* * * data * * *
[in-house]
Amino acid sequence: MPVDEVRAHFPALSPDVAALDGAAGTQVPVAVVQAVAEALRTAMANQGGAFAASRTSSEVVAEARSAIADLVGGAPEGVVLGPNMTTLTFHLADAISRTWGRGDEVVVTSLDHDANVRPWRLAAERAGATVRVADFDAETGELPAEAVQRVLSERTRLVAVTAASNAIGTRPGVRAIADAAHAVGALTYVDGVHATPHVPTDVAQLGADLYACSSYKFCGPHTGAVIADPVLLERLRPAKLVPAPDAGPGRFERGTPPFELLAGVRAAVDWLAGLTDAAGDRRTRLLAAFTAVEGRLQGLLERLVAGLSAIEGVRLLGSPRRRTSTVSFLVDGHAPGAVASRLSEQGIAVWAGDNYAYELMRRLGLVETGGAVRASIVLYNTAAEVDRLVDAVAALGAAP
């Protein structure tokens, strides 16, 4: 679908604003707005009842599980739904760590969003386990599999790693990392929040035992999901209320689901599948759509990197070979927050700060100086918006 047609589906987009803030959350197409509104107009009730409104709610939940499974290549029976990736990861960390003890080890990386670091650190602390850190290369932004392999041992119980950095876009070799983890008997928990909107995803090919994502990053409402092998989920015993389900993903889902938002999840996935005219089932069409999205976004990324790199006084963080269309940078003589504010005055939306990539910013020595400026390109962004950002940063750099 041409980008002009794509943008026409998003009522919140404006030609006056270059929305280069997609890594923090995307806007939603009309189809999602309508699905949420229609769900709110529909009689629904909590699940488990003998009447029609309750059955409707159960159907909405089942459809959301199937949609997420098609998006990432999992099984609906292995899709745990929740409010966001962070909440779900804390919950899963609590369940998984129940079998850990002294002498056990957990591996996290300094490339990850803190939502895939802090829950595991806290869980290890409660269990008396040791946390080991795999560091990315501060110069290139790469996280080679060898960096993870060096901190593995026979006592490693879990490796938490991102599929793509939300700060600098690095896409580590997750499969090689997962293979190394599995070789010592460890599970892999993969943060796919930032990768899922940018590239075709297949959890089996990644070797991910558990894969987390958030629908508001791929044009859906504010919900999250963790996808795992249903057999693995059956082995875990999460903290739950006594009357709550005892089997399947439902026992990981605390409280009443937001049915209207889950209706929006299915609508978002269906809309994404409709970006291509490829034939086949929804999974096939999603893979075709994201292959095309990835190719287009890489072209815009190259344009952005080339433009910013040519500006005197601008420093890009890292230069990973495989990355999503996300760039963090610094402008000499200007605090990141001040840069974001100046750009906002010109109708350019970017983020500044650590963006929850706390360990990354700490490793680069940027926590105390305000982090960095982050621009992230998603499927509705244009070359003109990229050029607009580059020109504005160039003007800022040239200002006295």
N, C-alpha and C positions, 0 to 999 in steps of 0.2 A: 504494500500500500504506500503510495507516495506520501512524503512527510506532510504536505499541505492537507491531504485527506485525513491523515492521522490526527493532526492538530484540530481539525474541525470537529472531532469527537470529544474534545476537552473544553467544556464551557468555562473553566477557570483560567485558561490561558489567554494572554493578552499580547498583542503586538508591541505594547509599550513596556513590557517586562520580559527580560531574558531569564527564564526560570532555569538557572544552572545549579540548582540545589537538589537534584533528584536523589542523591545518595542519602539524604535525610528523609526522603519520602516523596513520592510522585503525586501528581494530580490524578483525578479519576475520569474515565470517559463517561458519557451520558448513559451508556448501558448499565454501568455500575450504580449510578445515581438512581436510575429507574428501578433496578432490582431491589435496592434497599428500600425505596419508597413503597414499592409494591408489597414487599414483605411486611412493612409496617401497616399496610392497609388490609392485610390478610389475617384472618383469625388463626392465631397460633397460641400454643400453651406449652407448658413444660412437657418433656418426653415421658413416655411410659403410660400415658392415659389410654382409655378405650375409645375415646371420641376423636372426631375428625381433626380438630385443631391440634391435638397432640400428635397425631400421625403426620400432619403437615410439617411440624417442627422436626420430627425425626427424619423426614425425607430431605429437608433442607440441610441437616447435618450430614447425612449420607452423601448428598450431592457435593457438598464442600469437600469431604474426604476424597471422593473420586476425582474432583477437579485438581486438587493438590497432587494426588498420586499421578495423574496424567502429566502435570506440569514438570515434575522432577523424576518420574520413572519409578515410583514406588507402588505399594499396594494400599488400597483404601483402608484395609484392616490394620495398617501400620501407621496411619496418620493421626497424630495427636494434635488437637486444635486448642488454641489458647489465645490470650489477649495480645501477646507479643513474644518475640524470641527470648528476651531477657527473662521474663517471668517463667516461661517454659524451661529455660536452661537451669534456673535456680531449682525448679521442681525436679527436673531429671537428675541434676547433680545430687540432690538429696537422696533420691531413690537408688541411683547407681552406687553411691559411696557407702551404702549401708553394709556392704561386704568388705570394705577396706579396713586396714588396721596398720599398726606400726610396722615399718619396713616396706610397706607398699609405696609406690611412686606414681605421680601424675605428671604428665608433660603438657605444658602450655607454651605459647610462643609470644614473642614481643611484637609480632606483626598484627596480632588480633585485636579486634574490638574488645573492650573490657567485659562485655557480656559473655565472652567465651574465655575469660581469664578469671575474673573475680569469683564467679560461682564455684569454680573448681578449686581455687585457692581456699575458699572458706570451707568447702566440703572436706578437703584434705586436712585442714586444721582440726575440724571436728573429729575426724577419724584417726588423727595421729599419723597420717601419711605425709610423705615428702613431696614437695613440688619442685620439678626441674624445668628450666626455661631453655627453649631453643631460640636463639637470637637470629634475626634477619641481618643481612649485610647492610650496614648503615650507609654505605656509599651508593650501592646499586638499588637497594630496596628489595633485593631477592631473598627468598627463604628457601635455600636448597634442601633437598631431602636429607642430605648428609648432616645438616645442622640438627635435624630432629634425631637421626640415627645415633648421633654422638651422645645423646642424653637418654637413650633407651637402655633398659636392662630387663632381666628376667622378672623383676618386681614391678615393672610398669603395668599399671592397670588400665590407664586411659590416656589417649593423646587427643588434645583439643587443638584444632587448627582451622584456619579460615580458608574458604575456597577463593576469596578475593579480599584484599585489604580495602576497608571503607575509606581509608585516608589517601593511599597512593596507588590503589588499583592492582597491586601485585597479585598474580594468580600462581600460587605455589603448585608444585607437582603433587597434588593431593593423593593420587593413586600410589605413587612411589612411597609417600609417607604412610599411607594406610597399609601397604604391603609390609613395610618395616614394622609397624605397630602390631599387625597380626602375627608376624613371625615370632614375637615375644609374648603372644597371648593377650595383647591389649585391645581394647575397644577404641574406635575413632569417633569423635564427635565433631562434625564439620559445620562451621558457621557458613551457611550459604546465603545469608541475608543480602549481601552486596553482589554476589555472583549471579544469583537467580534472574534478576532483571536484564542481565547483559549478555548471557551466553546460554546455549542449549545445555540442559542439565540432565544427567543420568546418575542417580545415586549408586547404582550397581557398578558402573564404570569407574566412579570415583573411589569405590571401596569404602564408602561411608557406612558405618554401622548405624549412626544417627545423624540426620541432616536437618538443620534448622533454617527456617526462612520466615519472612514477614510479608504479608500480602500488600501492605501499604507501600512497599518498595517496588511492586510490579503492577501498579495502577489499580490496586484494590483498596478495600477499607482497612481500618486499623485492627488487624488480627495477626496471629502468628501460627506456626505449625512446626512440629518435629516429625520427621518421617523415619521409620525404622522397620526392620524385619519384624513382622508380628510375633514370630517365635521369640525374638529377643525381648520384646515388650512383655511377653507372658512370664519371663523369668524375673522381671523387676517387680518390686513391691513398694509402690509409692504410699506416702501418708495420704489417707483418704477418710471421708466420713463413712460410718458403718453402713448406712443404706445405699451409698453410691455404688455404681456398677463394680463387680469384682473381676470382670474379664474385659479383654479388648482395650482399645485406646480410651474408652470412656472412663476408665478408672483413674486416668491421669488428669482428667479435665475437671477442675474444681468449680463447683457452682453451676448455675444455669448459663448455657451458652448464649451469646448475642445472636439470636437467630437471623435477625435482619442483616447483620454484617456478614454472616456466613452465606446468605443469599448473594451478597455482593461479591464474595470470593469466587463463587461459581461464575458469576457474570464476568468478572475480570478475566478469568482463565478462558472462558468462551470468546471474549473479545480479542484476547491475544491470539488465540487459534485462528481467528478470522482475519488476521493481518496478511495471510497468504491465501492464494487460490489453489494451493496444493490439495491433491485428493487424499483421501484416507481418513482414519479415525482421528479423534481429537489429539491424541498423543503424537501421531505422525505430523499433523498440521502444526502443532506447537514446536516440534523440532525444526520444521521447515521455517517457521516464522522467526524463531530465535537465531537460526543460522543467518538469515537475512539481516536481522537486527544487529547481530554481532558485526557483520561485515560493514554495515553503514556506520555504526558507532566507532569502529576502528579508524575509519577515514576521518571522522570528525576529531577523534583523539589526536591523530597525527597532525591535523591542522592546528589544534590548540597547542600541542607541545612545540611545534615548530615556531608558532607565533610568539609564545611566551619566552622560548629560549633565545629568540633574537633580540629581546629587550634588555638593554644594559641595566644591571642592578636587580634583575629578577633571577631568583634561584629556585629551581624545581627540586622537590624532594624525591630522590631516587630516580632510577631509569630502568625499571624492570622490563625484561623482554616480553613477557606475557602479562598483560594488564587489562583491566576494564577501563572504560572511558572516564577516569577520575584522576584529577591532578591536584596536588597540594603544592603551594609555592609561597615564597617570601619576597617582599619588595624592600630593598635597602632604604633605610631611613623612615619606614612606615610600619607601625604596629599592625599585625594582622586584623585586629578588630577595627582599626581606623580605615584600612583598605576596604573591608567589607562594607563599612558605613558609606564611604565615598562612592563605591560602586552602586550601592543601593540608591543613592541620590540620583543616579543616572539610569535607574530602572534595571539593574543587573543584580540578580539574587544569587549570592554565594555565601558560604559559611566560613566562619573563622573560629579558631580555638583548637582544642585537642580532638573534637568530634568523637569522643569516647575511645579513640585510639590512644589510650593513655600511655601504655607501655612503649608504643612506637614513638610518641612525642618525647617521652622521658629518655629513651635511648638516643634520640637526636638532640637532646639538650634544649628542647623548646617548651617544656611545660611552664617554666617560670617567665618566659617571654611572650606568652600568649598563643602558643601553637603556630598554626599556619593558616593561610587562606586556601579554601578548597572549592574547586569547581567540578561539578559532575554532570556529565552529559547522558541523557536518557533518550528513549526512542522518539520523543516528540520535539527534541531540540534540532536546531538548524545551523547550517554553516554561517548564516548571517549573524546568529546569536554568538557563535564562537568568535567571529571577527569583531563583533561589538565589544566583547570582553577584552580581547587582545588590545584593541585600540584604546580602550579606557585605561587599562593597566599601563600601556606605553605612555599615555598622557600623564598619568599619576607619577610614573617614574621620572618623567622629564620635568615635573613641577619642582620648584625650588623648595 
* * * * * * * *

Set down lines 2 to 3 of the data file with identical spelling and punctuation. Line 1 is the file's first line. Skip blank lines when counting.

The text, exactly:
Amino acid sequence: MPVDEVRAHFPALSPDVAALDGAAGTQVPVAVVQAVAEALRTAMANQGGAFAASRTSSEVVAEARSAIADLVGGAPEGVVLGPNMTTLTFHLADAISRTWGRGDEVVVTSLDHDANVRPWRLAAERAGATVRVADFDAETGELPAEAVQRVLSERTRLVAVTAASNAIGTRPGVRAIADAAHAVGALTYVDGVHATPHVPTDVAQLGADLYACSSYKFCGPHTGAVIADPVLLERLRPAKLVPAPDAGPGRFERGTPPFELLAGVRAAVDWLAGLTDAAGDRRTRLLAAFTAVEGRLQGLLERLVAGLSAIEGVRLLGSPRRRTSTVSFLVDGHAPGAVASRLSEQGIAVWAGDNYAYELMRRLGLVETGGAVRASIVLYNTAAEVDRLVDAVAALGAAP
């Protein structure tokens, strides 16, 4: 679908604003707005009842599980739904760590969003386990599999790693990392929040035992999901209320689901599948759509990197070979927050700060100086918006 047609589906987009803030959350197409509104107009009730409104709610939940499974290549029976990736990861960390003890080890990386670091650190602390850190290369932004392999041992119980950095876009070799983890008997928990909107995803090919994502990053409402092998989920015993389900993903889902938002999840996935005219089932069409999205976004990324790199006084963080269309940078003589504010005055939306990539910013020595400026390109962004950002940063750099 041409980008002009794509943008026409998003009522919140404006030609006056270059929305280069997609890594923090995307806007939603009309189809999602309508699905949420229609769900709110529909009689629904909590699940488990003998009447029609309750059955409707159960159907909405089942459809959301199937949609997420098609998006990432999992099984609906292995899709745990929740409010966001962070909440779900804390919950899963609590369940998984129940079998850990002294002498056990957990591996996290300094490339990850803190939502895939802090829950595991806290869980290890409660269990008396040791946390080991795999560091990315501060110069290139790469996280080679060898960096993870060096901190593995026979006592490693879990490796938490991102599929793509939300700060600098690095896409580590997750499969090689997962293979190394599995070789010592460890599970892999993969943060796919930032990768899922940018590239075709297949959890089996990644070797991910558990894969987390958030629908508001791929044009859906504010919900999250963790996808795992249903057999693995059956082995875990999460903290739950006594009357709550005892089997399947439902026992990981605390409280009443937001049915209207889950209706929006299915609508978002269906809309994404409709970006291509490829034939086949929804999974096939999603893979075709994201292959095309990835190719287009890489072209815009190259344009952005080339433009910013040519500006005197601008420093890009890292230069990973495989990355999503996300760039963090610094402008000499200007605090990141001040840069974001100046750009906002010109109708350019970017983020500044650590963006929850706390360990990354700490490793680069940027926590105390305000982090960095982050621009992230998603499927509705244009070359003109990229050029607009580059020109504005160039003007800022040239200002006295």